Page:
On the other hand, wood practices may benefit from 30 years of practice, but only if it involves some of the old “do it right the first time” philosophy so you don’t end up doing it over. In days of yesteryear the combination of old growth lumber and relatively un-insulated structures allowed wood to stand up remarkably well to the test of time. Next time you take apart a 100 year old house, you likely won’t find much insulation, but you will find a structure that has been able to breathe and has components that are often in quite good shape. The unintended consequences of well meaning building codes has been the reduction in the breathing ability of a house. By the restriction of airflow, moisture too often is trapped in all the wrong places. Give moisture free passage and it always seeks equilibrium, trap it and you’re stuck with the consequences.
With all that technology has given us, in the way of alternatives over the past 10,00 years, wood still remains the dominant material for structure and trim. Try as we might to replace it with composites, synthetics, and plastics, wood still rules the building world. Wood still works the way Mother Nature intended it to and as long as we remember a few rules of nature, we can make wood work most effectively. Old growth, slower growing trees had tighter smaller growth rings and the quality of the fiber was higher because in a crowded forest, each tree had to fight to compete and survive. Imagine the size and quality of trees the Pilgrims found when they got here! We have figured out how to grow trees faster to keep up with demand, but this has given us ”new growth” wood fiber that has larger growth rings and more sap wood and less heart wood.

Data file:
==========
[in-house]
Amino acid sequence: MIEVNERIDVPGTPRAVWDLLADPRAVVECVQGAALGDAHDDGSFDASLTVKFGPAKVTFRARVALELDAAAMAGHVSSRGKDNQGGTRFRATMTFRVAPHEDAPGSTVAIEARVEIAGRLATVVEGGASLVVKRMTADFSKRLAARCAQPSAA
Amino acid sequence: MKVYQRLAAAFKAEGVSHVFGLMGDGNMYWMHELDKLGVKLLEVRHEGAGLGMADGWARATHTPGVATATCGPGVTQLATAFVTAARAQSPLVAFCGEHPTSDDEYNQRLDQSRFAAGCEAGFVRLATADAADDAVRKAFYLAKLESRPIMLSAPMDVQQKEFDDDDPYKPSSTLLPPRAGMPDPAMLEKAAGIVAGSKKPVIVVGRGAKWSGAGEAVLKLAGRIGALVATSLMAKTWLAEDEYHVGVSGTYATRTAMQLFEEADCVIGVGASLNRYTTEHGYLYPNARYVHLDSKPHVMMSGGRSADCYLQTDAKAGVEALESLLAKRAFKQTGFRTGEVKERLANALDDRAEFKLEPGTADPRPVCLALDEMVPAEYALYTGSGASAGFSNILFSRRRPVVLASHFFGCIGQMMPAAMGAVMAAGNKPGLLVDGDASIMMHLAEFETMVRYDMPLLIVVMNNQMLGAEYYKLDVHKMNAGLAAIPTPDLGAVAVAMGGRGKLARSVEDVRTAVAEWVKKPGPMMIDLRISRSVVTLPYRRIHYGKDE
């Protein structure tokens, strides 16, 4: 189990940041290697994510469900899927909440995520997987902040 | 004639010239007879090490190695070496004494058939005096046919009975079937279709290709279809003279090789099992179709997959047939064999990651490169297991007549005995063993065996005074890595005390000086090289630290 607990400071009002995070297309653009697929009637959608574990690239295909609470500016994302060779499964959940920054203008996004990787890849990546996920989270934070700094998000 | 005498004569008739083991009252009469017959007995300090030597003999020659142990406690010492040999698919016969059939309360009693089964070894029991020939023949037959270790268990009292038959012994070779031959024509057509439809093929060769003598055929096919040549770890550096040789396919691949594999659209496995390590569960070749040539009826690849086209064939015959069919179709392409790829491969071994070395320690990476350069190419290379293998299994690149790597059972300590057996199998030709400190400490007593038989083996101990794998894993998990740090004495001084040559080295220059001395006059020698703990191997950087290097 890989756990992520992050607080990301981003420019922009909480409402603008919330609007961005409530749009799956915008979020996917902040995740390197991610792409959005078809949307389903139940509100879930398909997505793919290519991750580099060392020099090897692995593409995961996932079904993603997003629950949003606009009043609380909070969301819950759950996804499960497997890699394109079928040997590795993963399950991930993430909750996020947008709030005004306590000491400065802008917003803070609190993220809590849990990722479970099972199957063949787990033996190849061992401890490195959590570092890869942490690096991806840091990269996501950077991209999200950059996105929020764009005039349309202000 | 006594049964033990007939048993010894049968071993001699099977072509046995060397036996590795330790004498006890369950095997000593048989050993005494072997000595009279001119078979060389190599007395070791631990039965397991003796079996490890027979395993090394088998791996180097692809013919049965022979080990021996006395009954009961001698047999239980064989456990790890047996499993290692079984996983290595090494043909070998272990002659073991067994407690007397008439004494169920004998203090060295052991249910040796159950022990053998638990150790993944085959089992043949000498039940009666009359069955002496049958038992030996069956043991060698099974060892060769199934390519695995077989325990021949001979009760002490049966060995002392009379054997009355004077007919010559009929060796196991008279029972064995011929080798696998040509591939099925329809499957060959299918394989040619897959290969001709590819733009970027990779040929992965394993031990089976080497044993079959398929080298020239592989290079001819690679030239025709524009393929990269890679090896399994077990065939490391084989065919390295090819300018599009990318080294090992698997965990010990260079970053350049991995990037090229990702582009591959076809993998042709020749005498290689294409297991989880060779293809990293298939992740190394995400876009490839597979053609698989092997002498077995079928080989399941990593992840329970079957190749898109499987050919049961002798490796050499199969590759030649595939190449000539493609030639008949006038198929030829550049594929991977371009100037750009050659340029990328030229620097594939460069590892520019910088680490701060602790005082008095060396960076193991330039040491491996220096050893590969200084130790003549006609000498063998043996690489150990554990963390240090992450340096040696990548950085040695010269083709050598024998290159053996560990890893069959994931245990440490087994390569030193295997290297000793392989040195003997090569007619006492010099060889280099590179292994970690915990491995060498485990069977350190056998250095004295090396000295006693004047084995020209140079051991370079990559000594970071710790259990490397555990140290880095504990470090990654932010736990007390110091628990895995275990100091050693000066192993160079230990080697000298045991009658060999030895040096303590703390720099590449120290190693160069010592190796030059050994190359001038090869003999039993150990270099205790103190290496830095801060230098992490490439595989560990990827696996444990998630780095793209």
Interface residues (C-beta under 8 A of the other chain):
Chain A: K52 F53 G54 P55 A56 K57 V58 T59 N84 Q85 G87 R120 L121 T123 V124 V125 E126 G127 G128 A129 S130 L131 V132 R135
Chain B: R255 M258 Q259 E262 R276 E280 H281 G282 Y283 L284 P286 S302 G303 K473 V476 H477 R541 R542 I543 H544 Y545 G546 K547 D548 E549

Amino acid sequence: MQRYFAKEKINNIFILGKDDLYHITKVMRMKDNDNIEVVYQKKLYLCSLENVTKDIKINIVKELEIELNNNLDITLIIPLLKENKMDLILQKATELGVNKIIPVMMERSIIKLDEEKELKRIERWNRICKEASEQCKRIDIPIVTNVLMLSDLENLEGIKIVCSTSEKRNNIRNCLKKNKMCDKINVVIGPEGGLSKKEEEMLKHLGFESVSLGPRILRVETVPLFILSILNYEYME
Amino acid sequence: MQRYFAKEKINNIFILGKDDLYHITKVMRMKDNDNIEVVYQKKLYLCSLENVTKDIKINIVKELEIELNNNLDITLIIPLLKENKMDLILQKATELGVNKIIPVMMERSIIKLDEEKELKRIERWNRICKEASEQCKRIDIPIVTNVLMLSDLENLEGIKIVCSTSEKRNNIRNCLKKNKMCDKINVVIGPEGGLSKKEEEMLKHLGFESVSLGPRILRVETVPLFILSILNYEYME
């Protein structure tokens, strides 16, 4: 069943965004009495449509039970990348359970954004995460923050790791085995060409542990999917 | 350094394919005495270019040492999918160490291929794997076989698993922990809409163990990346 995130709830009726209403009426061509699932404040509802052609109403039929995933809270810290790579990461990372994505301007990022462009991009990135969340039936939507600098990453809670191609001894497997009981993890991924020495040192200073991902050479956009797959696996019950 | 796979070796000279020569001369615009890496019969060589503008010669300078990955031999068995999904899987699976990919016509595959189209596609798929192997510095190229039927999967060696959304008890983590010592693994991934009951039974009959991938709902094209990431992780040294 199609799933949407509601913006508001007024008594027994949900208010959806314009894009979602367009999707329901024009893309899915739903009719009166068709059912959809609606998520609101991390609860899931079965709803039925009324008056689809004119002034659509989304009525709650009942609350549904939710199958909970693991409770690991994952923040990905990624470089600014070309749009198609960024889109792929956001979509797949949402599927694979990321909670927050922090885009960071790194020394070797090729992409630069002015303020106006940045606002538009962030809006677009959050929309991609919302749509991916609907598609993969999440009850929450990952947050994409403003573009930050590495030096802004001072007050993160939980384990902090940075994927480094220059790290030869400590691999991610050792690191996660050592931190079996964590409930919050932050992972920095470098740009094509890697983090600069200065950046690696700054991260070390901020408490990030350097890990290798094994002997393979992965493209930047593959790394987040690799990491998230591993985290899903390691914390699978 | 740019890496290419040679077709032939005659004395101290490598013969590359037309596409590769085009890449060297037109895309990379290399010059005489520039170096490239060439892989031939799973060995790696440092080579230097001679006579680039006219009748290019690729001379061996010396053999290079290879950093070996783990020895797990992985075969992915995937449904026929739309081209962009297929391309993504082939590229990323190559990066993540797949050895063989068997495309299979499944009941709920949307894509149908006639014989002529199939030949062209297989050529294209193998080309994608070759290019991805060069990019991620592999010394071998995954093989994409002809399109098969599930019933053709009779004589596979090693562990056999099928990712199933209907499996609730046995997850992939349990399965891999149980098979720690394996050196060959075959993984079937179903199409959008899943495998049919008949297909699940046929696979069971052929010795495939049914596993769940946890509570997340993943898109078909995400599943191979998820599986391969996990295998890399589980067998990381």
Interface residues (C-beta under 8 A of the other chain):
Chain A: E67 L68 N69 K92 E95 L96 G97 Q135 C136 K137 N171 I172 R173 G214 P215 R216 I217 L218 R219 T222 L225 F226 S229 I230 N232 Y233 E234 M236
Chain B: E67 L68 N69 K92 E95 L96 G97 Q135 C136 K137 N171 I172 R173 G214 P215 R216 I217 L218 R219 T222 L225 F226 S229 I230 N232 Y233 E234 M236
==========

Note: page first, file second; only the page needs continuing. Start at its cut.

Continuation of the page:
We have to respect a few of the laws of nature better with new growth wood. 1.) Seal the cut ends and nail holes 2.) don’t assume all wood is equal. Wood soaks up moisture just like the stalk of celery in science class used to soak up colored liquid. Capillary action is the process by which the tree fed itself while on the stump, but now seeks equilibrium when exposed to moisture. Add air, water and a few micro-organisms and you have the natural process of rot. To avoid the above, look for good quality materials, consider various treated options, and seal up the ends and nail holes just like they did in the good old days. Stable wood is happy wood. Even treated woods are not all equal. We, at Shepley stock pressure treated that is rated for ground contact in 2×6 and wider. As of this writing we are the only yard on the Cape and islands to do so. Everyone else stocks only “above ground” material which is treated to a lighter level and can suffer rot in just a few years when installed in close proximity to, or in contact with the ground. Yikes! Who knew?
Whether it’s properly installing doors and windows to meet the new blower door code requirements, or to withstand the pressures imposed by our code imposed super tight building envelopes, or it’s taking the time to make sure end grain and nail holes are properly sealed, the common element is this—if there isn’t time to do it right, you’ll have to find the time to do it over. Many of the issues we find in the field are the result of 1.) I didn’t get paid enough to do it the way the instructions said to do it, 2.) I was under a lot of time pressure to get it done, or 3.) the old stand by, ”I’ve been doing it this way for 30 years”. A note of caution. 1.) you will never get paid enough to do it twice 2.) nothing increases pressure like a do-over and 3.) times have changed in the past 30 years and we need to be aware of what that means for us. 30 years ago, I wasn’t Googling “capillary action”, I was looking it up in the Encyclopedia!